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I'm working on making a URL shortener for my site, and my current plan (I'm open to suggestions) is to use a node ID to generate the shortened URL. So, in theory, node 26 might be short.com/z, node 1 might be short.com/a, node 52 might be short.com/Z, and node 104 might be short.com/ZZ. Something like that. And when a user goes to that URL, I need to reverse the process (obviously).

I can think of some kludgy ways to go about this, but I'm guessing there are better ones. Any suggestions?

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possible duplicate of Base 62 conversion in Python –  mlissner Mar 24 '12 at 5:43

4 Answers 4

To ascii int.


gives 97

And back to a string:


gives 'a'

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Is there some library you have to import for that to work? –  Daniel Jun 28 '12 at 16:55
Nope. Post your code. –  Dominic Bou-Samra Jun 28 '12 at 19:58
+1 for the short question and it works –  mko Oct 9 '12 at 0:25
and just chr() in python3! –  Ehsan M. Kermani Jul 3 '14 at 1:41
chr() also works in 2.6: >>> chr(97) > 'a' –  christianbrodbeck Mar 23 at 19:51

What about BASE58 encoding the URL? Like for example flickr does.

# note the missing lowercase L and the zero etc.
BASE58 = '123456789abcdefghijkmnopqrstuvwxyzABCDEFGHJKLMNPQRSTUVWXYZ' 
url = ''
while node_id >= 58:
    div, mod = divmod(node_id, 58)
    url = BASE58[mod] + url
    node_id = int(div)

return 'http://short.com/%s' % BASE58[node_id] + url

Turning that back into a number isn't a big deal either.

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Good point about the l and 0. –  Duncan Sep 9 '10 at 10:10
This is great. I ended up finding another (more complete) answer here on SO though: stackoverflow.com/questions/1119722/… –  mlissner Sep 12 '10 at 20:21

I would simply use code like the following to set up a couple of translation tables, one from node to ASCII, the other to go back the other way.

The sample code below provides 36 nodes for one-character, 1,332 for up to two characters, 47,998 for up to three characters and a whopping 1,727,604 for up to four characters but you should start being wary about the sizes of the tables at that point (run-time conversion, rather than pre-calculating lookup tables, may be a better option if you get to that point).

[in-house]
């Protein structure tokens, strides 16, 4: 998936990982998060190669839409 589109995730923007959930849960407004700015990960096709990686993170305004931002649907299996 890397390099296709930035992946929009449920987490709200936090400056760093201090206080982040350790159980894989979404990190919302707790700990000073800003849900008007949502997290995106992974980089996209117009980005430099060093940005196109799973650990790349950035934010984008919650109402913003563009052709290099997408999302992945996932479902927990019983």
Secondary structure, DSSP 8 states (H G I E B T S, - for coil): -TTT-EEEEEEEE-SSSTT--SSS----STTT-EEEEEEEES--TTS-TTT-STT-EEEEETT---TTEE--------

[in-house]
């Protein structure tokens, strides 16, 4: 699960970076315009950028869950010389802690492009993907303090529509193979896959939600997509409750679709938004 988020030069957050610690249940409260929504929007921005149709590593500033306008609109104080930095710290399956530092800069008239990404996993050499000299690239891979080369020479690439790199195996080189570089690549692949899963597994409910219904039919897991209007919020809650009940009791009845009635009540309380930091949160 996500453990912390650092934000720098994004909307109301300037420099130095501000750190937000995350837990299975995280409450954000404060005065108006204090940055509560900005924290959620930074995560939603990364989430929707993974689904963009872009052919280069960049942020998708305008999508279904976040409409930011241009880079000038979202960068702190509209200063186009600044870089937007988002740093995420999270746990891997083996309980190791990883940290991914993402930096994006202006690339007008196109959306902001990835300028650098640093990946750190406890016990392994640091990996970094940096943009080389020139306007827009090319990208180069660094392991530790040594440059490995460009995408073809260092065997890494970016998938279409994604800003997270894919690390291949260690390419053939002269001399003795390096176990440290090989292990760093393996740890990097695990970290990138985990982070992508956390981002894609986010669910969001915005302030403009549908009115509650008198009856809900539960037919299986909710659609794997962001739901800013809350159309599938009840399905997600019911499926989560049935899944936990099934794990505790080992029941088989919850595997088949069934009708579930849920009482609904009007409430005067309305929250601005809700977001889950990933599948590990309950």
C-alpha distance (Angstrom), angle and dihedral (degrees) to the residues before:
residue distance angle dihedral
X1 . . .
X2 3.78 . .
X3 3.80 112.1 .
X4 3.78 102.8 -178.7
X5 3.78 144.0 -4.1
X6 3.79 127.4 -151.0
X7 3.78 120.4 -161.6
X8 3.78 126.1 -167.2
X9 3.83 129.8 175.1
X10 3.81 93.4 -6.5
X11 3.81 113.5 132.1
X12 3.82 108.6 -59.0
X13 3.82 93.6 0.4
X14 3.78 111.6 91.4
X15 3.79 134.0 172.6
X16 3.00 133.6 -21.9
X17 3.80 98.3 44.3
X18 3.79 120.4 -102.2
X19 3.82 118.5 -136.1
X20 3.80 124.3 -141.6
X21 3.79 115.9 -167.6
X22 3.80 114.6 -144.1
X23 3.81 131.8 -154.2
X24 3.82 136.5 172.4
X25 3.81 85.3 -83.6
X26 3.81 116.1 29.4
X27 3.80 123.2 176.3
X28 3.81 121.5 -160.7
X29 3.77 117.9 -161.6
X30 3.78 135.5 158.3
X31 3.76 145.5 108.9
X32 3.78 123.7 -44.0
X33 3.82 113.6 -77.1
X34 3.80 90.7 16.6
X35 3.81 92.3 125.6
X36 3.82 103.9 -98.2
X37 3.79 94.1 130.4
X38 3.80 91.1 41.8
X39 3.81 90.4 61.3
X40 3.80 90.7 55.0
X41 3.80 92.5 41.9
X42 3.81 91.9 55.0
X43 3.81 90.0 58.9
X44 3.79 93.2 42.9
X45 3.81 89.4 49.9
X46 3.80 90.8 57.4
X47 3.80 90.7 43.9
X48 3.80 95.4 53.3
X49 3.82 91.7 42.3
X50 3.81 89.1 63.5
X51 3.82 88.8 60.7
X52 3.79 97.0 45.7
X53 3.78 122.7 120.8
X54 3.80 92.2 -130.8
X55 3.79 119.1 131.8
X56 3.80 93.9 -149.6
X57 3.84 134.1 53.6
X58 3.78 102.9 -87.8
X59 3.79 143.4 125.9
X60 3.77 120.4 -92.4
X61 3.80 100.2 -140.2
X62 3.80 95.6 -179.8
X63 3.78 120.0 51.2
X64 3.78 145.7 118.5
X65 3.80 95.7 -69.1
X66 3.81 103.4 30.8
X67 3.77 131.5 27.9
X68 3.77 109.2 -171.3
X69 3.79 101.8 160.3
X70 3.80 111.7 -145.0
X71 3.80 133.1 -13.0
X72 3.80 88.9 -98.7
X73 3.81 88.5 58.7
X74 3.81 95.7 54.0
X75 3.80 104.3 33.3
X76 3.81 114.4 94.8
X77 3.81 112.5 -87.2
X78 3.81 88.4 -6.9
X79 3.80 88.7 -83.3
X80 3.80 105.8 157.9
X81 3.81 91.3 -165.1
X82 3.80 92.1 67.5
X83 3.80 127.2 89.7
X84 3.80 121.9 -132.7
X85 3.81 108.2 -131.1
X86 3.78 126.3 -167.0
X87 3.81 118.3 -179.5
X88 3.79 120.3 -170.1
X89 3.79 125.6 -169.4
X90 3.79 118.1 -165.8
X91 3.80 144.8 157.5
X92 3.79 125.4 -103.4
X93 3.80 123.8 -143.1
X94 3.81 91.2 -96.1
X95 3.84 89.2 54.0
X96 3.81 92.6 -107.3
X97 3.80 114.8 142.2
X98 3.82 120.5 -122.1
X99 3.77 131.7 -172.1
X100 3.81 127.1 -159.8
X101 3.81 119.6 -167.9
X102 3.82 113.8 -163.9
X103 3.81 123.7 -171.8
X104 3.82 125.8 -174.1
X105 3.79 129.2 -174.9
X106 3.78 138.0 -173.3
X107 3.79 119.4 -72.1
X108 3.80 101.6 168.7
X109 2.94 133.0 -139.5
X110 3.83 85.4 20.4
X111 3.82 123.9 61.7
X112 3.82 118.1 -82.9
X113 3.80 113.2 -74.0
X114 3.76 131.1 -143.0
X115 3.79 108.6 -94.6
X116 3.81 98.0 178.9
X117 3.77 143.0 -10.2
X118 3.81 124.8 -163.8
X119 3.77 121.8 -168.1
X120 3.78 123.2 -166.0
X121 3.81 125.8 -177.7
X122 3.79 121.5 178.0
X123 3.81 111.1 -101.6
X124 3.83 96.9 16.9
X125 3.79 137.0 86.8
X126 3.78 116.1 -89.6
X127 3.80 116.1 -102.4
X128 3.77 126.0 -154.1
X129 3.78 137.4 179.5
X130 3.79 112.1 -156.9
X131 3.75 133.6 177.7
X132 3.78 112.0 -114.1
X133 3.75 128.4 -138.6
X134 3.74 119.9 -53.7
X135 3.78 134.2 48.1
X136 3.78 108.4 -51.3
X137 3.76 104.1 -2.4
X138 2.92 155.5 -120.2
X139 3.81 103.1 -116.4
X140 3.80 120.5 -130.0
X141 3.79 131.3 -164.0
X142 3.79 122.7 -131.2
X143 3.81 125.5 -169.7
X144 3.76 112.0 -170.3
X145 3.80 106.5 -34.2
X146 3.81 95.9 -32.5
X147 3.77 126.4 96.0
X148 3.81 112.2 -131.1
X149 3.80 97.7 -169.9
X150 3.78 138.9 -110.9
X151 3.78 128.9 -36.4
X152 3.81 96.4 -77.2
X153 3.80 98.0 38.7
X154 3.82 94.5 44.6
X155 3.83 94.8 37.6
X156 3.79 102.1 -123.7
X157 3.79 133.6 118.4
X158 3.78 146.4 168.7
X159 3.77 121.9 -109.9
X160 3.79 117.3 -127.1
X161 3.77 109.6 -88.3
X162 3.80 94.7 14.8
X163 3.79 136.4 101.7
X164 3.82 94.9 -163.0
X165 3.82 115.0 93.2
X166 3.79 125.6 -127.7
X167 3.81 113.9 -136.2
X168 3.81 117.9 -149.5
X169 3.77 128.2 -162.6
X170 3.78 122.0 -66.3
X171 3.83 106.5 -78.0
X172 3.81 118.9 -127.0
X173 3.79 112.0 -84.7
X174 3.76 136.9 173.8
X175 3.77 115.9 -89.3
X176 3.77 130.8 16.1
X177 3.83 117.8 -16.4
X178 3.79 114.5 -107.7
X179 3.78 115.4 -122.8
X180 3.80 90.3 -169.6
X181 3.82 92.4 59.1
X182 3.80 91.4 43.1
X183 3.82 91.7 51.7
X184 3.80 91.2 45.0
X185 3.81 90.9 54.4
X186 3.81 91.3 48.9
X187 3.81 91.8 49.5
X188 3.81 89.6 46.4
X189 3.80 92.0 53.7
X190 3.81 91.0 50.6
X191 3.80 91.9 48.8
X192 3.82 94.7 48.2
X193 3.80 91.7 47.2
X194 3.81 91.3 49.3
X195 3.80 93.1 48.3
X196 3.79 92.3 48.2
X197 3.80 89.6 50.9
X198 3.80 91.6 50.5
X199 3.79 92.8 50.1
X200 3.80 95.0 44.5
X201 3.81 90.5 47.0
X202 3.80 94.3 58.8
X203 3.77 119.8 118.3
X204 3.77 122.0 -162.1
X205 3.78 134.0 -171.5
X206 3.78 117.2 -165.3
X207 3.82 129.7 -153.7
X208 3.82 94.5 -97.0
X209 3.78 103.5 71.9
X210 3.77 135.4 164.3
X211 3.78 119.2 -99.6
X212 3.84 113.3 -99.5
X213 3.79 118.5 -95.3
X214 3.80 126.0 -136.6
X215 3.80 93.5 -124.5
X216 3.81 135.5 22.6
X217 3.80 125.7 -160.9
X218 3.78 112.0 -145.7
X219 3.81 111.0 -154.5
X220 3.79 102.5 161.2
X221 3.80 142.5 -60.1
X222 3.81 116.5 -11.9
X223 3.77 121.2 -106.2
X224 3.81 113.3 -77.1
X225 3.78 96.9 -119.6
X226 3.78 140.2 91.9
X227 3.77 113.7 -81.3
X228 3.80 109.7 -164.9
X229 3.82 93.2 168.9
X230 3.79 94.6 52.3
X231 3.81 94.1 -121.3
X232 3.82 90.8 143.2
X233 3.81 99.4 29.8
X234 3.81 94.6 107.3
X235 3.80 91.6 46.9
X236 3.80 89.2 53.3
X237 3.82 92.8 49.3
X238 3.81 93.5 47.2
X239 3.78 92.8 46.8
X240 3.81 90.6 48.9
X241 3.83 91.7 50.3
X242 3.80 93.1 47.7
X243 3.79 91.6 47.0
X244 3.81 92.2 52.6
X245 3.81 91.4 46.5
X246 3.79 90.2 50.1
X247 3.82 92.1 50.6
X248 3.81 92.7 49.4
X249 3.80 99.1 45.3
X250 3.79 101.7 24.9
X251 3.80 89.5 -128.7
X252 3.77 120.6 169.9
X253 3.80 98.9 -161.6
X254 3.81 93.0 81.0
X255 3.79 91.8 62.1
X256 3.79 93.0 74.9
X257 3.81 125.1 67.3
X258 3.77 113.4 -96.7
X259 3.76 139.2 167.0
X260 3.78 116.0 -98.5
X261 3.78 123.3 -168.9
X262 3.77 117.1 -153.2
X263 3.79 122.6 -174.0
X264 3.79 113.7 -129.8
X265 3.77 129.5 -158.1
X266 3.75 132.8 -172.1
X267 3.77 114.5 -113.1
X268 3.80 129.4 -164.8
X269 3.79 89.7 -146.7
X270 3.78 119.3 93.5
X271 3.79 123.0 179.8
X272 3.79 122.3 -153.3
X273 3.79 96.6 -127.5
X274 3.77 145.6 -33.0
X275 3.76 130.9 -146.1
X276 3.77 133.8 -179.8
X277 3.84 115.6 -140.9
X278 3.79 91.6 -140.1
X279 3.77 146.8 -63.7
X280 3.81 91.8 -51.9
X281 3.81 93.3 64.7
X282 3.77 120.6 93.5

Keep in mind that this was with digits and lowercase letters only. If you decide to use uppercase, the quantities are:

length = 1     node count =         62
         2                       3,906
         3                     242,234
         4                  15,018,570

Sample code follows below:

nd_to_asc = []
asc_to_nd = {}
full_range = range(48,58) + range(97,123)

# One, two, three and four-length codes.

for p1 in full_range:
    nd_to_asc.append (chr(p1))
    for p2 in full_range:
        nd_to_asc.append ("%s%s"%(chr(p1),chr(p2)))
        for p3 in full_range:
            nd_to_asc.append ("%s%s%s"%(chr(p1),chr(p2),chr(p3)))
            for p4 in full_range:
                nd_to_asc.append ("%s%s%s%s"%(chr(p1),chr(p2),chr(p3),chr(p4)))

# Reverse lookup.
for i in range(len(nd_to_asc)):
  asc_to_nd[nd_to_asc[i]] = i

print len(nd_to_asc)
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Use hex(id)[2:] and int(urlpart, 16). There are other options. base32 encoding your id could work as well, but I don't know that there's any library that does base32 encoding built into Python.

Apparently a base32 encoder was introduced in Python 2.4 with the base64 module. You might try using b32encode and b32decode. You should give True for both the casefold and map01 options to b32decode in case people write down your shortened URLs.

Actually, I take that back. I still think base32 encoding is a good idea, but that module is not useful for the case of URL shortening. You could look at the implementation in the module and make your own for this specific case. :-)

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